Why Christmas Trees Aren’t Perfect
We have had a great day today. It all started when the children came in to a ragged little Christmas tree, full of feathers, fur and broken branches. We hunted for clues about what might have happened.
After sharing our theories, we then enjoyed a book called “Why Christmas Trees Aren’t Perfect” by Richard Schneider. We learned that Little Pine had opened his heart (and his branches) to the animals of the forest, and that although he wasn’t perfect looking as a result, he was still chosen to decorate the queen’s hall because he showed God’s love on earth.
This afternoon, we continued our learning about 3D shapes, building them from nets. We were so fond of Little Pine, that we used our shapes to decorate him for the afternoon.
Be Our Guest!
It’s been a busy start to our new topic, Be Our Guest, but the homework grid and topic web have now finally been uploaded.
We have been learning all about settings and describing characters in English, learning some formal methods of addition and subtraction in maths and exploring healthy eating through science.
We have also had some cooking sessions, making bread and tortilla wraps – some photos of our work below.
Tying in with the electricity part of our topic, we spent today working on our own solar power investigations.
We started by learning about life in The Gambia where lots of people live without electricity, before asking questions all about solar panels, which are being used more and more in Africa.
After thinking of questions, we carried out lots of different investigations using (and linked to) solar panels. We used halogen lamps to simulate the sun and tested how long it took ice cubes to melt in different coloured tins. From this, we learned why solar panels are black – it helps them to absorb more sunlight and create more power.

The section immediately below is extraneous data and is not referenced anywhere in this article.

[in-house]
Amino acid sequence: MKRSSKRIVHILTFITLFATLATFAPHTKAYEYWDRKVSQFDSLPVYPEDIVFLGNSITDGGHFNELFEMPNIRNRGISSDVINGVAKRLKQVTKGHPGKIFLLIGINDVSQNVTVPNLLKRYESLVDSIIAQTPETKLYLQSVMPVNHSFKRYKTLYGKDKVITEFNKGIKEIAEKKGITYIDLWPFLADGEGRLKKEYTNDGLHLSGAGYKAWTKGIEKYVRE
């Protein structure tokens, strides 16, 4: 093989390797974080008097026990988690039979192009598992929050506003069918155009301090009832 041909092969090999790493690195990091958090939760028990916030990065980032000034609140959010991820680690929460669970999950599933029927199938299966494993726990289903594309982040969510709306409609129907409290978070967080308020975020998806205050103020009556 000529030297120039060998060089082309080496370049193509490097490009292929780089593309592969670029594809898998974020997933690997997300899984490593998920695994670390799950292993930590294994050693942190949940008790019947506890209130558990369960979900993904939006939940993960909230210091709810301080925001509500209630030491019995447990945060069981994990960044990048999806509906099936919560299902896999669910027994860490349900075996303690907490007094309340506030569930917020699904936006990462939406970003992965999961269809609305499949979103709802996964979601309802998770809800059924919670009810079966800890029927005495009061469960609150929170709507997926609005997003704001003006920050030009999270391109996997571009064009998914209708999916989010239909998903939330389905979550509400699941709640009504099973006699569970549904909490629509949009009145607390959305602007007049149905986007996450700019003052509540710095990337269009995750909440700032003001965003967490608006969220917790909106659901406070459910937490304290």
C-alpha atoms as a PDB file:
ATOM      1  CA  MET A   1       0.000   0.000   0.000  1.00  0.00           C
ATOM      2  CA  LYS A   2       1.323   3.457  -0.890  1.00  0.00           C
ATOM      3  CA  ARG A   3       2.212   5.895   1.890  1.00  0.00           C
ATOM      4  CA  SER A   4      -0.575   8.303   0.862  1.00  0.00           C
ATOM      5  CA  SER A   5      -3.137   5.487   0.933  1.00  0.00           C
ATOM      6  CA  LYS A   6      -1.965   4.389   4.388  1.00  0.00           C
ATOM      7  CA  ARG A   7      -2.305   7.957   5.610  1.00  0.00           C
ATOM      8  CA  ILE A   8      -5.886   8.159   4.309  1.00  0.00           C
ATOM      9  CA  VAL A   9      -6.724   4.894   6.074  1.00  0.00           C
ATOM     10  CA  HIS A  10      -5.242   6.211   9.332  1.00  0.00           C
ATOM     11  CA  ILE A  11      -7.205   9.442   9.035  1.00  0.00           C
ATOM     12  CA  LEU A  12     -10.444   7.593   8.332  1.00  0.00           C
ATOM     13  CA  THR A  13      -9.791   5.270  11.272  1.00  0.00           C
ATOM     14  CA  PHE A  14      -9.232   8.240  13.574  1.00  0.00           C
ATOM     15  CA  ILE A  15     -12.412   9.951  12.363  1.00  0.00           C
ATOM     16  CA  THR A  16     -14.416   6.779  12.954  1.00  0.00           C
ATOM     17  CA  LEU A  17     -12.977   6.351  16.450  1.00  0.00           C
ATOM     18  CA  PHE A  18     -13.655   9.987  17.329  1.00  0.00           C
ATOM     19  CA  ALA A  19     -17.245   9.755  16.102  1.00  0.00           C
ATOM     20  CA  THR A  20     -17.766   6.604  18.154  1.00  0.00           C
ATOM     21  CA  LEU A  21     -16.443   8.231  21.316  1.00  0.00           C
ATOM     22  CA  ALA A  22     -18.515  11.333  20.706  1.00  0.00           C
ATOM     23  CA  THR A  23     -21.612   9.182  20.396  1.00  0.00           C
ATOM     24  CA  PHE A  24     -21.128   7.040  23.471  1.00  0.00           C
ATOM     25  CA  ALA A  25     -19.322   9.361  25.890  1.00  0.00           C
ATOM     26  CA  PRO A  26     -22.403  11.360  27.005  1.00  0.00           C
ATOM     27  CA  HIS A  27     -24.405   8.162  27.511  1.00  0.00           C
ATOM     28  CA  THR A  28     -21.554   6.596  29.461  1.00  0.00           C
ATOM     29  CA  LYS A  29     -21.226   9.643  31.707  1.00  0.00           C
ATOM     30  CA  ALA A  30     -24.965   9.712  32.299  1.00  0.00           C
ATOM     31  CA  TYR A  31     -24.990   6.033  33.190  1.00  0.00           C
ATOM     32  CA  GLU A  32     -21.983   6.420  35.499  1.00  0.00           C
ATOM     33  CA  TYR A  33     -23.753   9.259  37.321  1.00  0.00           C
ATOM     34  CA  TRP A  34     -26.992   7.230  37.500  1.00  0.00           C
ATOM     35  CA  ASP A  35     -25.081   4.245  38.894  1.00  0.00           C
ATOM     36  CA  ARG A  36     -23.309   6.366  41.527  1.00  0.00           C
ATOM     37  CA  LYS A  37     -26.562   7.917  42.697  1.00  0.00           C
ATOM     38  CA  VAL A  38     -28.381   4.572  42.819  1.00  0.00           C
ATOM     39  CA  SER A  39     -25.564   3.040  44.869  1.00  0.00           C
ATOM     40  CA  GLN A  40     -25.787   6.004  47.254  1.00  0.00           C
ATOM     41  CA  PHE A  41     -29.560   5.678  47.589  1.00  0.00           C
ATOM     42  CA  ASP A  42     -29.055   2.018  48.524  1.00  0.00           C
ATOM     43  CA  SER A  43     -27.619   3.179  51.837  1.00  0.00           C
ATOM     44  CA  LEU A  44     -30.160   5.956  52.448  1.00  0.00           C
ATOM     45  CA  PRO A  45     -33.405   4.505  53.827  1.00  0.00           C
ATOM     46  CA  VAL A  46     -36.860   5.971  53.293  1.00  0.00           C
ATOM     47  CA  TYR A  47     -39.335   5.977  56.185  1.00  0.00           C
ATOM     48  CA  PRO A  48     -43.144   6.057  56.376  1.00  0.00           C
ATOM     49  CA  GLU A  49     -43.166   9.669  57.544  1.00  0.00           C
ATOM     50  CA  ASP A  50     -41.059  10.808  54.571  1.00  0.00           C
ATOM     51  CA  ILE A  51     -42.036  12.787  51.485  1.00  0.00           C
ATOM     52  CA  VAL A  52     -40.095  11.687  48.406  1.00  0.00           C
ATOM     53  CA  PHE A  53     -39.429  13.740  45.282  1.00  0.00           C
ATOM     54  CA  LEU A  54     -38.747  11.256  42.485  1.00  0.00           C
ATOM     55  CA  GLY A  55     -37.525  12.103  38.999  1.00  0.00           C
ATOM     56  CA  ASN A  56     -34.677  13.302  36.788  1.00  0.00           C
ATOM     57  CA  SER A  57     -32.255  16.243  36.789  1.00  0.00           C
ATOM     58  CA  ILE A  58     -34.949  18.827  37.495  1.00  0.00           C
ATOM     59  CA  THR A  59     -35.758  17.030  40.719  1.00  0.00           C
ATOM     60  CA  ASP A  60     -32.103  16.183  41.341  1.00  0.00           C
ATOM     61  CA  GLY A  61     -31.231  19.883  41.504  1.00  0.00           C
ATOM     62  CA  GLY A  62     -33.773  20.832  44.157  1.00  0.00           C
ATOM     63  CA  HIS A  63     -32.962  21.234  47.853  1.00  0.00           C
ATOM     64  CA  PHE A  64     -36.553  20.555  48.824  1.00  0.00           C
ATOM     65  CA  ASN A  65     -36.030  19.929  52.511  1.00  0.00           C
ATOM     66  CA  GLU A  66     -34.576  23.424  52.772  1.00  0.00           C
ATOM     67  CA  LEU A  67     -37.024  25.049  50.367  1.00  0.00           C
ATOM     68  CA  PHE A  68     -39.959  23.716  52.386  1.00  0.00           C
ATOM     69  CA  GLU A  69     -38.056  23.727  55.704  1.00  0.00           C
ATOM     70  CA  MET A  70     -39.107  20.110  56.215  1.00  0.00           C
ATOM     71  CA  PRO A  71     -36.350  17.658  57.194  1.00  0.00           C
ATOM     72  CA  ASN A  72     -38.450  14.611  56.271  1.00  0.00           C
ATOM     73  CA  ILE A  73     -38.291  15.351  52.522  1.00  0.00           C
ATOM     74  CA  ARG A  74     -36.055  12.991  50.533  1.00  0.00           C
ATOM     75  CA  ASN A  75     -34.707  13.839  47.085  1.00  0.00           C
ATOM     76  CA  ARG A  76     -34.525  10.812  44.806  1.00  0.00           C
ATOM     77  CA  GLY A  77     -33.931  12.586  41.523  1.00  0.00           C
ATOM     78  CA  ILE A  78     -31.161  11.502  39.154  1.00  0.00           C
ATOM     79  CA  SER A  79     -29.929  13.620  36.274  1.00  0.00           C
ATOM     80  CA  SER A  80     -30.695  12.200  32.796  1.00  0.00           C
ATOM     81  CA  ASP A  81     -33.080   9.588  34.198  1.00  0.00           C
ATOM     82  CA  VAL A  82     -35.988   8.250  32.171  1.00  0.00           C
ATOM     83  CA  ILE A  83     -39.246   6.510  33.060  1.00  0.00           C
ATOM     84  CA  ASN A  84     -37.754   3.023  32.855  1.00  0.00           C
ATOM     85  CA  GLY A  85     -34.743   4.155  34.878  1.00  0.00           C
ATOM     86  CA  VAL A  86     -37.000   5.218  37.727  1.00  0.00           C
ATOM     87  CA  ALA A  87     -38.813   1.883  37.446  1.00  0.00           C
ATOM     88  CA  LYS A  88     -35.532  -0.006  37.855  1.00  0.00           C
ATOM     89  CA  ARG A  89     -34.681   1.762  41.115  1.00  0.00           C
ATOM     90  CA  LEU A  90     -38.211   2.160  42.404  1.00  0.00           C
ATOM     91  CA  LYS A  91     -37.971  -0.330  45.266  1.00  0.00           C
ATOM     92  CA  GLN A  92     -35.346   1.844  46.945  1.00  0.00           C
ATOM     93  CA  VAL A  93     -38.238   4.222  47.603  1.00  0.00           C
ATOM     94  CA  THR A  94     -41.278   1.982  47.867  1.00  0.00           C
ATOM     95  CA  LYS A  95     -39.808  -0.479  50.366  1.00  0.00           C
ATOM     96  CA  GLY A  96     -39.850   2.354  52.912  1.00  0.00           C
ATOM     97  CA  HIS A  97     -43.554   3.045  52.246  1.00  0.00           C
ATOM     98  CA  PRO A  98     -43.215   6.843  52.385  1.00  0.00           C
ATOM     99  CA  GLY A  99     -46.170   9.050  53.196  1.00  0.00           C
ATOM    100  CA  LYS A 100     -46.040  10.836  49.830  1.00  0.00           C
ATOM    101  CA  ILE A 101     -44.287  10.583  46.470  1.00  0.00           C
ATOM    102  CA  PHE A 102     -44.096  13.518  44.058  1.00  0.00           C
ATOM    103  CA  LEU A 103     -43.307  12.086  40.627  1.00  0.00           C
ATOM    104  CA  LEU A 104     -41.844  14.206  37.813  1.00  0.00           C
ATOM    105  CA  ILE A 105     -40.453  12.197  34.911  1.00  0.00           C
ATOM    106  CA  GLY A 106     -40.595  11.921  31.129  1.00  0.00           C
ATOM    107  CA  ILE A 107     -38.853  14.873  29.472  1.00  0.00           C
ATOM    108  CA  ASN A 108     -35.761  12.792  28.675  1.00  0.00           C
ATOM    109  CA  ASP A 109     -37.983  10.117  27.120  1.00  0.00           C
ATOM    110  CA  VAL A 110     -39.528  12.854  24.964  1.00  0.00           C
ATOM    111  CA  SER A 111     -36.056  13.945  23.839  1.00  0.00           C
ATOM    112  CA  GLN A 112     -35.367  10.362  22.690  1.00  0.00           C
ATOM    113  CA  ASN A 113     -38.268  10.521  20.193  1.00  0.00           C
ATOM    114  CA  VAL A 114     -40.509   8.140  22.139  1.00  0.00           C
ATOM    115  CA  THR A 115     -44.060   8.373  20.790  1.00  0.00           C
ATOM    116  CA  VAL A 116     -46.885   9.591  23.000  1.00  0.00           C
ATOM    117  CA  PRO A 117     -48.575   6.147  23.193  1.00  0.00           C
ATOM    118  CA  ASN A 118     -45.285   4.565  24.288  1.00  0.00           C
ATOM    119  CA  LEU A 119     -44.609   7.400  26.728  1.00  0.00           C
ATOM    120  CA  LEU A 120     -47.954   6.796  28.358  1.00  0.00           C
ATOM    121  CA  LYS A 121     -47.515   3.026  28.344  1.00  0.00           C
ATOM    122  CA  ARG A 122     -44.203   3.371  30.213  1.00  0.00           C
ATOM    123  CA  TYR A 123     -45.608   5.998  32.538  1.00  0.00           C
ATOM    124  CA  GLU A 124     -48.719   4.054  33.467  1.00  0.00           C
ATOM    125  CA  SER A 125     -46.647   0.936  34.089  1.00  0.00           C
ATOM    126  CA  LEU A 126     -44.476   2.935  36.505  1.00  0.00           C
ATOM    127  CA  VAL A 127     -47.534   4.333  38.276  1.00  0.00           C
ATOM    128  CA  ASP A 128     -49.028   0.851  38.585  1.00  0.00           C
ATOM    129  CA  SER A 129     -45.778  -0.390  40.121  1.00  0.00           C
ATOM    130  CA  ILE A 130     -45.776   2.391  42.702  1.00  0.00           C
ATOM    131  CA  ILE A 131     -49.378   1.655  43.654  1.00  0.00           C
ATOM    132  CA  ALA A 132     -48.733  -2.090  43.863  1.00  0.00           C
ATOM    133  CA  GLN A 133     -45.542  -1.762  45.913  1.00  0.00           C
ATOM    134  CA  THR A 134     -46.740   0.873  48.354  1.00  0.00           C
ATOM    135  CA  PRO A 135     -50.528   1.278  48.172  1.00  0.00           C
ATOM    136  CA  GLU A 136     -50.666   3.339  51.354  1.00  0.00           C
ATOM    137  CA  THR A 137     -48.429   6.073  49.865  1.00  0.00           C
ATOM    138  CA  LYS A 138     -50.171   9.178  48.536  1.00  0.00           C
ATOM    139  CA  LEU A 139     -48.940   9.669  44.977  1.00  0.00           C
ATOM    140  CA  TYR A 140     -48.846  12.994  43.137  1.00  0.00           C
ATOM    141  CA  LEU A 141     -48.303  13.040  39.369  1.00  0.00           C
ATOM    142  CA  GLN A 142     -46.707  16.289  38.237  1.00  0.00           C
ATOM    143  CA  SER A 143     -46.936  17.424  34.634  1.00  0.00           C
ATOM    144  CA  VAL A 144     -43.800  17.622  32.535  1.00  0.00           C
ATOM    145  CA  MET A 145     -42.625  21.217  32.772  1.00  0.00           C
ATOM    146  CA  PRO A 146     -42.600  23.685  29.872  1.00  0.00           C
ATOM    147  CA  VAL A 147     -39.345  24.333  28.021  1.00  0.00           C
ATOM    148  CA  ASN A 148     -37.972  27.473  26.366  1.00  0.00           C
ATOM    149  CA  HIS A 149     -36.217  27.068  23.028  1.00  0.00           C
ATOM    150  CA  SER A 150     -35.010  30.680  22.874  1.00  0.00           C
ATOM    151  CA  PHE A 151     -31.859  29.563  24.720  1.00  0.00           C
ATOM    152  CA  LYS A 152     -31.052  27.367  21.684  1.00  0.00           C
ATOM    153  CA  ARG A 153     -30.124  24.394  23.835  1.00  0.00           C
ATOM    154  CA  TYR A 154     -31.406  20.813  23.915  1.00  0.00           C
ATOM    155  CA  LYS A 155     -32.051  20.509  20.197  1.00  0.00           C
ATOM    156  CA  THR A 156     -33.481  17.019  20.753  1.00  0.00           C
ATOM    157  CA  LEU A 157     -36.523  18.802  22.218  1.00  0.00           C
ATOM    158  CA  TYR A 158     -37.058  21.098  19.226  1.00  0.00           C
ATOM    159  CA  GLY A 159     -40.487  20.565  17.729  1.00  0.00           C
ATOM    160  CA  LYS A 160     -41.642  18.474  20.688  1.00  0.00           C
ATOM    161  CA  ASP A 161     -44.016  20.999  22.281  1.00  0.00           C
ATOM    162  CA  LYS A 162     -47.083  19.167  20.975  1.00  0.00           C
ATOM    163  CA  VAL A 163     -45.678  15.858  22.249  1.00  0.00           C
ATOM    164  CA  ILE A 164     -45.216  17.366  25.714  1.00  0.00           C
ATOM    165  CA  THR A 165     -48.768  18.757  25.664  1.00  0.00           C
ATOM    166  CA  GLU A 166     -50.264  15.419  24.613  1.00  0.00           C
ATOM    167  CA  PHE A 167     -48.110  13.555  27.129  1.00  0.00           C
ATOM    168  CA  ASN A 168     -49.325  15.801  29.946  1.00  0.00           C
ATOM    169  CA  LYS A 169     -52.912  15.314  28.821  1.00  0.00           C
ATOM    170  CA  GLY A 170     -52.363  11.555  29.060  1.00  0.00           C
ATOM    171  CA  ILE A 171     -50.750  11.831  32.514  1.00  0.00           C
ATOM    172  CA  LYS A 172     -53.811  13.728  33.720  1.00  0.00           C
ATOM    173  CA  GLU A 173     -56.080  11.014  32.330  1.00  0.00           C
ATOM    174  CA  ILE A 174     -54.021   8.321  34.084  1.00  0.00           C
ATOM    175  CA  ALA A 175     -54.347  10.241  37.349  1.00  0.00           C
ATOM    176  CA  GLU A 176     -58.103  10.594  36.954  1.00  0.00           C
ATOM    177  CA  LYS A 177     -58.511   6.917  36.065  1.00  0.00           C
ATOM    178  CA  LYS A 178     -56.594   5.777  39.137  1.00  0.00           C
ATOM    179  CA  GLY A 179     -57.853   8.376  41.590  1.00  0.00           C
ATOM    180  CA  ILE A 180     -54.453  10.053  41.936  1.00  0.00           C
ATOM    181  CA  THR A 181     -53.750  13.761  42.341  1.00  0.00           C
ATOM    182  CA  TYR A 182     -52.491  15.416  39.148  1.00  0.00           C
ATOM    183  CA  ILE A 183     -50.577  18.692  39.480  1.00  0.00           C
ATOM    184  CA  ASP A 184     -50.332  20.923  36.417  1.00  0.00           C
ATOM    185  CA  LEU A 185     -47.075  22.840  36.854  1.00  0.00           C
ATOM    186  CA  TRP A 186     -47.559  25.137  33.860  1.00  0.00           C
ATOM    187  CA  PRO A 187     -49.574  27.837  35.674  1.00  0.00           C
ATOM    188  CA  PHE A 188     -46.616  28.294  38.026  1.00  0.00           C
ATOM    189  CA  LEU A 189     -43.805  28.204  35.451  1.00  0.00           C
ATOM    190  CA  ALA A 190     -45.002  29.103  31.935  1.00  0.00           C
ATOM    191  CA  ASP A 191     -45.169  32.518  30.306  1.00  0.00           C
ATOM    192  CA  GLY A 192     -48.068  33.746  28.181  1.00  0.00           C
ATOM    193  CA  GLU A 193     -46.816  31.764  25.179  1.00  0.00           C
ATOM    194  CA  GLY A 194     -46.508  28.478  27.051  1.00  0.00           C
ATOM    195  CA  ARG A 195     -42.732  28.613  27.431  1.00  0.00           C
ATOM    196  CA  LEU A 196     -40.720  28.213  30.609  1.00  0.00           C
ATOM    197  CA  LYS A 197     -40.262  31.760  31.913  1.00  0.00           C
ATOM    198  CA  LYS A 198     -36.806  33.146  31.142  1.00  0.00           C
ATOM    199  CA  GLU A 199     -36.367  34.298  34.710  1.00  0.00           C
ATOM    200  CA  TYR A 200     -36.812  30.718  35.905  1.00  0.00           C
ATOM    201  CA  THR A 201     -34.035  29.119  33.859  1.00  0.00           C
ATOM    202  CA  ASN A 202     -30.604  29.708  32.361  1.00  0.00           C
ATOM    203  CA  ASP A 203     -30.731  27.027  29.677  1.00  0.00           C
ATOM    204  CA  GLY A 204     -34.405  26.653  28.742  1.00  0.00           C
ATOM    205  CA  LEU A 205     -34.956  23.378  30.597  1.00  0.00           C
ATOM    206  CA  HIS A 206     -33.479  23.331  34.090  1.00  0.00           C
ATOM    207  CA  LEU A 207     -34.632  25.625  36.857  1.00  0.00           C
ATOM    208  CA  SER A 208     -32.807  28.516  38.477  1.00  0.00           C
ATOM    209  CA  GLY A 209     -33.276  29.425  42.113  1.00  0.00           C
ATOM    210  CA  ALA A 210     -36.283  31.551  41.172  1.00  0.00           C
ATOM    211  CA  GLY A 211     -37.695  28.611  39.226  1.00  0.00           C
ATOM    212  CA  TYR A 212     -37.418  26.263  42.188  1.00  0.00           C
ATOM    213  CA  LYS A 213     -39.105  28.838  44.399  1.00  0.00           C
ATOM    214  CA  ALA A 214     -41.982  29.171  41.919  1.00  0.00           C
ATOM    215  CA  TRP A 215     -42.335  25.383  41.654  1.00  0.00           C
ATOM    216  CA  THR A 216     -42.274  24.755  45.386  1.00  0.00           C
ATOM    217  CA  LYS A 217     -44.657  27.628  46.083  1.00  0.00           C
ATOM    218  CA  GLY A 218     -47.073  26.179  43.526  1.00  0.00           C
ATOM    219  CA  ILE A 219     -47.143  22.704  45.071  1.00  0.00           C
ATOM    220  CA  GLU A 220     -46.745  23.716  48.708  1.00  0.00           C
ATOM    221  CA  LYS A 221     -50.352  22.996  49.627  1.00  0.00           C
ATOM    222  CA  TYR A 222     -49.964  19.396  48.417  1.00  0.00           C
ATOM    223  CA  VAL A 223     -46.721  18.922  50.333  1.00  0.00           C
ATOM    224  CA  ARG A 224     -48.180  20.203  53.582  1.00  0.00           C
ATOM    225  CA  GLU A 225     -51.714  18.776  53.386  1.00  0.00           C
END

Great British Architecture
The children have been working hard on their artistic skills for the last few weeks. We have been looking at Great British architecture and we have created layered prints depicting famous buildings of Britain. I’m sure you will agree, they look fantastic!
In science, we learned all about conductors and insulators. The children planned and carried out investigations to find out what materials would conduct electricity.
We have also had a week of “Inspirational Maths” and have been learning about how our brains grow and connect ideas as we learn. We look forward to continuing some of this work next week!
The Lion, the Torch and the Multiple!
A few pictures from the last few weeks to share.
We have been really getting involved with our book for the topic, The Lion, the Witch and the Wardrobe (by Great Briton CS Lewis) and this week has seen us hotseat the White Witch as well as role playing interviews with Mr Beaver and Mr Tumnus, before writing newspaper reports about the “Everlasting Winter”.
In maths, we have been getting to grips with multiples as well as improving our subtraction skills and science has seen us continue with our circuits work. We also had a fantastic trip to Avoncroft, looking at how buildings have changed and evolved in Britain over the last few centuries.
Welcome to Elm Class
We have got off to a great start this year, making everything from lemon batteries to multiple towers and sharing everything from drama to our ideas for great headlines.
The children have also now taken their violins home and we are looking forward to improving together over the next year (please let us practice!!).
Photos will be added shortly – keep checking back for updates about our learning and our exciting projects. For now, please find the latest newsletter, topic web and homework grid available for download.